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Parents Don't Always Head to Child's Doctor When Illness Strikes
Poll says many would turn to urgent care centers, thinking it's faster than seeing usual physician

By Robert Preidt

MONDAY, March 20, 2017 (HealthDay News) -- Many American parents don't count on getting a same-day appointment with their child's doctor and turn to other health care options when their kids are suddenly sick, a new survey finds.

More than 2,000 parents of youngsters up to age 18 were surveyed in the C.S. Mott Children's Hospital National Poll on Children's Health. The parents were asked about trying to make a health provider appointment or to get health advice if their child woke up with a sore throat and fever.

Forty-two percent of parents said they would take their child to an urgent care, retail clinic or emergency department. But another 42 percent said they would call their child's doctor for advice.

More parents believed they could get same-day phone advice (60 percent) than get a same-day appointment with their child's doctor (53 percent).

Only 10 percent of parents said they would use email to contact their child's doctor, according to the poll.

"Most parents want timely medical advice when their child is sick, and it can be frustrating when they don't feel like they have immediate access to a health care provider," poll co-director and pediatrician Dr. Gary Freed said in a hospital news release. C.S. Mott is affiliated with the University of Michigan.

"More parents seem to be utilizing alternatives to a traditional office visit, such as having a consult by phone. Our poll found that 4 in 10 parents would turn to a walk-in option like urgent care if their child woke up in the morning with a sore throat and fever," he said.

"While these services may seem convenient, parents should recognize that these providers may not be familiar with their child's medical history and insurance coverage may be limited," Freed said.

Many doctors have a limited number of same-day visit openings and these can fill up quickly, especially during flu season.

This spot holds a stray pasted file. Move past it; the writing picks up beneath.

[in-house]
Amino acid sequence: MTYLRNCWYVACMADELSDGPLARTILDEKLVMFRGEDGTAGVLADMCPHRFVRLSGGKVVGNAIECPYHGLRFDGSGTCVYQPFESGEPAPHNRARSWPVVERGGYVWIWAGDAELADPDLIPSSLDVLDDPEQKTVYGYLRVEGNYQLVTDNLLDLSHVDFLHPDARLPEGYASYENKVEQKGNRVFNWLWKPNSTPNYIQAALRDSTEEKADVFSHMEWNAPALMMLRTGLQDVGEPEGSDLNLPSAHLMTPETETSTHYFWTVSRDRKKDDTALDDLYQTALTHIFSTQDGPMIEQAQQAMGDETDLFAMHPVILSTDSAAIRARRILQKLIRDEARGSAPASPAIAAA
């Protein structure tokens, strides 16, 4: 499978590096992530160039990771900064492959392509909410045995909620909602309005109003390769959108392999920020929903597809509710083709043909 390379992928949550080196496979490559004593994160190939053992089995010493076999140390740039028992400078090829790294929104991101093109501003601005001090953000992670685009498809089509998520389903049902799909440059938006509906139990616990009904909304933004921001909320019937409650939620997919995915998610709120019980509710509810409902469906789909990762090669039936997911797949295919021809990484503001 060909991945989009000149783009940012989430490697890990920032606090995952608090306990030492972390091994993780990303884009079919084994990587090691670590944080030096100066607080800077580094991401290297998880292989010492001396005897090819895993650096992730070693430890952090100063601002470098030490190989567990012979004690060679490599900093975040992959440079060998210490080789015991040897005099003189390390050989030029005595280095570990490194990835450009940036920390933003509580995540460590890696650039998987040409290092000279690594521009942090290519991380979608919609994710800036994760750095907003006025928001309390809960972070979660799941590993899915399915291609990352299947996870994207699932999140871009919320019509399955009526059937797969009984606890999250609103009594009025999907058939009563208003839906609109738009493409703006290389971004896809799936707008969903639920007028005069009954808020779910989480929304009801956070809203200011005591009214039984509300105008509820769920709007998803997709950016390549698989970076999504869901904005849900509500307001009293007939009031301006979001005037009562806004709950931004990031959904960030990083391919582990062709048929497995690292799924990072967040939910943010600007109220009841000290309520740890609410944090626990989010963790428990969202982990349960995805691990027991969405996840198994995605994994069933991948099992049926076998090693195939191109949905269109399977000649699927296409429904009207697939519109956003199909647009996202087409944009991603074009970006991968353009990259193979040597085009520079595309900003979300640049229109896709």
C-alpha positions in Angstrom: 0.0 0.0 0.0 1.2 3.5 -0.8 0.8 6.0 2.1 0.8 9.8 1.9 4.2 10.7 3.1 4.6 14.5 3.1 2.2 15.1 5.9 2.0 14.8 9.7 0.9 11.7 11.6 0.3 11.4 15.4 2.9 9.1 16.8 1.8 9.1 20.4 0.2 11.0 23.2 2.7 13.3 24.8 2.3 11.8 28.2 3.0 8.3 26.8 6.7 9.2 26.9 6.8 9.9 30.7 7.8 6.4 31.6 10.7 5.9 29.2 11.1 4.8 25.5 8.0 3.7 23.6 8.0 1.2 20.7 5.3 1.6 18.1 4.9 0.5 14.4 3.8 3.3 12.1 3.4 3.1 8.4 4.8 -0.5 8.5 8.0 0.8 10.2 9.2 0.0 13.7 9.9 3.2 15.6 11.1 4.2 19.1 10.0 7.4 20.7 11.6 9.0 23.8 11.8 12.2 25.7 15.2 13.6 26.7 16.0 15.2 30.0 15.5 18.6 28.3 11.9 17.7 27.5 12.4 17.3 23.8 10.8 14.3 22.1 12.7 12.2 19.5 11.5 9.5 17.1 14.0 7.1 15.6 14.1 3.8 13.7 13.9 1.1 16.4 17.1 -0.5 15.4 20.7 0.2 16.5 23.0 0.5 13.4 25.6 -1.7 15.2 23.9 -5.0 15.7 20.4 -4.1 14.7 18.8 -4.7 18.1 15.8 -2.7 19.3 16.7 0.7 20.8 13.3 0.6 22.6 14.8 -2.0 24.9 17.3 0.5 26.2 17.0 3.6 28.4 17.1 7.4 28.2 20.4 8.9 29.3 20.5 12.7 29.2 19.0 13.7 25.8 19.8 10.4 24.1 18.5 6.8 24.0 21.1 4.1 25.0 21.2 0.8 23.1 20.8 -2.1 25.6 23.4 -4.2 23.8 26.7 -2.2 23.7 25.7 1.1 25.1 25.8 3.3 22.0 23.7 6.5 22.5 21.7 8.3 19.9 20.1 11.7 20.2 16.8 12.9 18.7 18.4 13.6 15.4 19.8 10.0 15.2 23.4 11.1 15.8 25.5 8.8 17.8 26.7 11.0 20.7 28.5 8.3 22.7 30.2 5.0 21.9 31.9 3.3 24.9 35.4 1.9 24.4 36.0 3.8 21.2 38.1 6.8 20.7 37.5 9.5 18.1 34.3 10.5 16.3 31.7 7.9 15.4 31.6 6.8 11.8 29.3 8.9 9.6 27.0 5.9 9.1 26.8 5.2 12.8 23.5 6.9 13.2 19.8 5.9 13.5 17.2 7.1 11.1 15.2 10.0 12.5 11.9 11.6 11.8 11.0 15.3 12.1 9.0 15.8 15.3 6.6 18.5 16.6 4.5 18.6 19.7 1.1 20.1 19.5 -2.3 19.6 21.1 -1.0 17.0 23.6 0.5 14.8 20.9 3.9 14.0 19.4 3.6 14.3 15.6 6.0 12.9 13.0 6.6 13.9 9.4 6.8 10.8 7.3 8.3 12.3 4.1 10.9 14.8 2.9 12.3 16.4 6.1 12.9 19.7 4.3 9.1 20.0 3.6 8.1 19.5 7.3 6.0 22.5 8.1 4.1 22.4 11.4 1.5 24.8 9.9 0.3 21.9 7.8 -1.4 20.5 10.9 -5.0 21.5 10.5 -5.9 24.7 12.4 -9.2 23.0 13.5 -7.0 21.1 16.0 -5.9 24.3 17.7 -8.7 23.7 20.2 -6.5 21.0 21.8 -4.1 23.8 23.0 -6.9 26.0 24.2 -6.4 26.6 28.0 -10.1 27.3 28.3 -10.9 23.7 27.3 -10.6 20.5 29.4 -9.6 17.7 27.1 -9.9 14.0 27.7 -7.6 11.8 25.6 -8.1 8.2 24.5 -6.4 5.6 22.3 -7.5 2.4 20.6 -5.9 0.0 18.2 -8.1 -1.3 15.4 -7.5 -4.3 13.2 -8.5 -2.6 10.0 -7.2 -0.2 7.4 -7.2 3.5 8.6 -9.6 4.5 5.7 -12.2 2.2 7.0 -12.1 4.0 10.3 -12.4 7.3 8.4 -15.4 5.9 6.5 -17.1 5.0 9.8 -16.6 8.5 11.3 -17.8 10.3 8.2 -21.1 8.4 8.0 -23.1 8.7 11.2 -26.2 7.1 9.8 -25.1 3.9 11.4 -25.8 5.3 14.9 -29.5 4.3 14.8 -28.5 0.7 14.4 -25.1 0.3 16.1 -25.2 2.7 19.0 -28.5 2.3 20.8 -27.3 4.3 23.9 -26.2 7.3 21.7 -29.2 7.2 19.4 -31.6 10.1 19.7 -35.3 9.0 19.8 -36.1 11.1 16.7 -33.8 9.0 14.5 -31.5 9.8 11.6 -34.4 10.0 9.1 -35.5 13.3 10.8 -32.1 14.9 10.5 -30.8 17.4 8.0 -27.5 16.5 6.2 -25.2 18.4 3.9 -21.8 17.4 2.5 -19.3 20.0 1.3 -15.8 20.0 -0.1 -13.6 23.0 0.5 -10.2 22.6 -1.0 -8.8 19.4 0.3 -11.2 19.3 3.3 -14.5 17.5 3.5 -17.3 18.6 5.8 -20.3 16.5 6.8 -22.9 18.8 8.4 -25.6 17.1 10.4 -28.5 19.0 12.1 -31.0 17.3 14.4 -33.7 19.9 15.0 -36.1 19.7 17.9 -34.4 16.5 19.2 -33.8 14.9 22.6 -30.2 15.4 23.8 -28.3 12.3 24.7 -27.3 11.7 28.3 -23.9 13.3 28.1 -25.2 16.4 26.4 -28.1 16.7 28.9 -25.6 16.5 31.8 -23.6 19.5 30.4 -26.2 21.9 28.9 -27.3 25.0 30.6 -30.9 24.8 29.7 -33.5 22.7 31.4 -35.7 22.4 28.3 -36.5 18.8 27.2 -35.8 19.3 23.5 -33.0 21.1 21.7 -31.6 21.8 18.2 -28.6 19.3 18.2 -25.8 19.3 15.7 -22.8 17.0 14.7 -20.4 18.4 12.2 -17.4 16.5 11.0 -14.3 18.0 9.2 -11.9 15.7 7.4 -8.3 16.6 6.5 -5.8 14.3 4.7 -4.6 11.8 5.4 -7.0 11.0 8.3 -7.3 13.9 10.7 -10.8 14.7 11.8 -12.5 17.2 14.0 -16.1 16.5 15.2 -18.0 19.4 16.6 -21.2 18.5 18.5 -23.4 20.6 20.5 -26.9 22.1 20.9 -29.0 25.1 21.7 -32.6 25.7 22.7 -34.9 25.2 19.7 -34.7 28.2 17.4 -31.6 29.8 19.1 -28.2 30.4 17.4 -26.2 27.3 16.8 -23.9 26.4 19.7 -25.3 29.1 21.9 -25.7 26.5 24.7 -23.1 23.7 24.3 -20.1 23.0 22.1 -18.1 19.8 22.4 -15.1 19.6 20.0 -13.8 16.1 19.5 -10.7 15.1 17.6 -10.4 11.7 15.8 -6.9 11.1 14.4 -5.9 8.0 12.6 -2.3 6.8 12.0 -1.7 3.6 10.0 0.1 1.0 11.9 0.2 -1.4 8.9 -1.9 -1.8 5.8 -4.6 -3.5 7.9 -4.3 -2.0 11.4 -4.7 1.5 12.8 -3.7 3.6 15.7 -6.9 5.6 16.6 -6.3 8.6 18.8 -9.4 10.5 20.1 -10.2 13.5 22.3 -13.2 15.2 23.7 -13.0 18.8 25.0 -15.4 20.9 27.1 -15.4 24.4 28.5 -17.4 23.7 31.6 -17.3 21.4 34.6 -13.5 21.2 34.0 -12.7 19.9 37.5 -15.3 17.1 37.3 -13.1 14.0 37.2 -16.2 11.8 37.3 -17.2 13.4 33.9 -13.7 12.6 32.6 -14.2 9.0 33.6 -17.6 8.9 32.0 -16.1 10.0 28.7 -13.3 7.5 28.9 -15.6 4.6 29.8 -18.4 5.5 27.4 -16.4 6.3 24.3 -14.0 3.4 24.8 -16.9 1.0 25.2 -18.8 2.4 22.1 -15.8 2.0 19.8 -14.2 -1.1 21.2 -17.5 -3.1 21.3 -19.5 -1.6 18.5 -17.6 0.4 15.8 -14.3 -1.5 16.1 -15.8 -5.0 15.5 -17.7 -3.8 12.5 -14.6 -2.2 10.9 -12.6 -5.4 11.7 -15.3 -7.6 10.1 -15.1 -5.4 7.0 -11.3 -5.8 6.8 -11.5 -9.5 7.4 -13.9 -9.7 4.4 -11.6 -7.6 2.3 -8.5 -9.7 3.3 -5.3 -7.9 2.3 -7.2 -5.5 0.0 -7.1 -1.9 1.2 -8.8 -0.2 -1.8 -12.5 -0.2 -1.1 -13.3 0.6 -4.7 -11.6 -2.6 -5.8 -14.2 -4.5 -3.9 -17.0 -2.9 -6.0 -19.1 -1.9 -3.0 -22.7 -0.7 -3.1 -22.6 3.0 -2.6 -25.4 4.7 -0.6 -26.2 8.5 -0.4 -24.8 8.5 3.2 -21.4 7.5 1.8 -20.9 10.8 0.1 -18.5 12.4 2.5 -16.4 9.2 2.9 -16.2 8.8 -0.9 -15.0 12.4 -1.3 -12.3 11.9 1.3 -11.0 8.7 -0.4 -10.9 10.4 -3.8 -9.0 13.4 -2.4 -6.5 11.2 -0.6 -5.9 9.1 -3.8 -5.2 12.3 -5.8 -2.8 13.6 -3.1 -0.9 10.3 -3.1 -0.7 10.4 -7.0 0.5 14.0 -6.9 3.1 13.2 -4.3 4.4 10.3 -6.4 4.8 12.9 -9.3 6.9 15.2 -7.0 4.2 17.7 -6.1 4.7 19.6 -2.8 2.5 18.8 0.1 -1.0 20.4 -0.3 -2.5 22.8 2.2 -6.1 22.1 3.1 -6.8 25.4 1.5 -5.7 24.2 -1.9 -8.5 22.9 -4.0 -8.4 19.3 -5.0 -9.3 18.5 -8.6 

Phone or email advice from a doctor may be fine if a child has a minor illness, and parents should consider these options before going to an emergency department, according to Freed.

"When parents are picking a doctor for their child, they should discuss these types of situations ahead of time so they know what type of arrangements are made for urgent visits or advice," he said.

"Every provider has a different system in place to address parent concerns when their child is ill, and parents should look for one that best matches their expectations," Freed said.

He added that a primary care office is often the most convenient, cost-efficient place to get care for your child.

More information

The American Academy of Pediatrics explains when to call your pediatrician.

SOURCE: University of Michigan Health System, news release, March 20, 2017

Copyright © 2017 HealthDay. All rights reserved. URL:http://consumer.healthday.com/Article.asp?AID=720781

Resources from HONselect: HONselect is the HON's medical search engine. It retrieves scientific articles, images, conferences and web sites on the selected subject.
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Disclaimer: The text presented on this page is not a substitute for professional medical advice. It is for your information only and may not represent your true individual medical situation. Do not hesitate to consult your healthcare provider if you have any questions or concerns. Do not use this information to diagnose or treat a health problem or disease without consulting a qualified healthcare professional.
Be advised that HealthDay articles are derived from various sources and may not reflect your own country regulations. The Health On the Net Foundation does not endorse opinions, products, or services that may appear in HealthDay articles.


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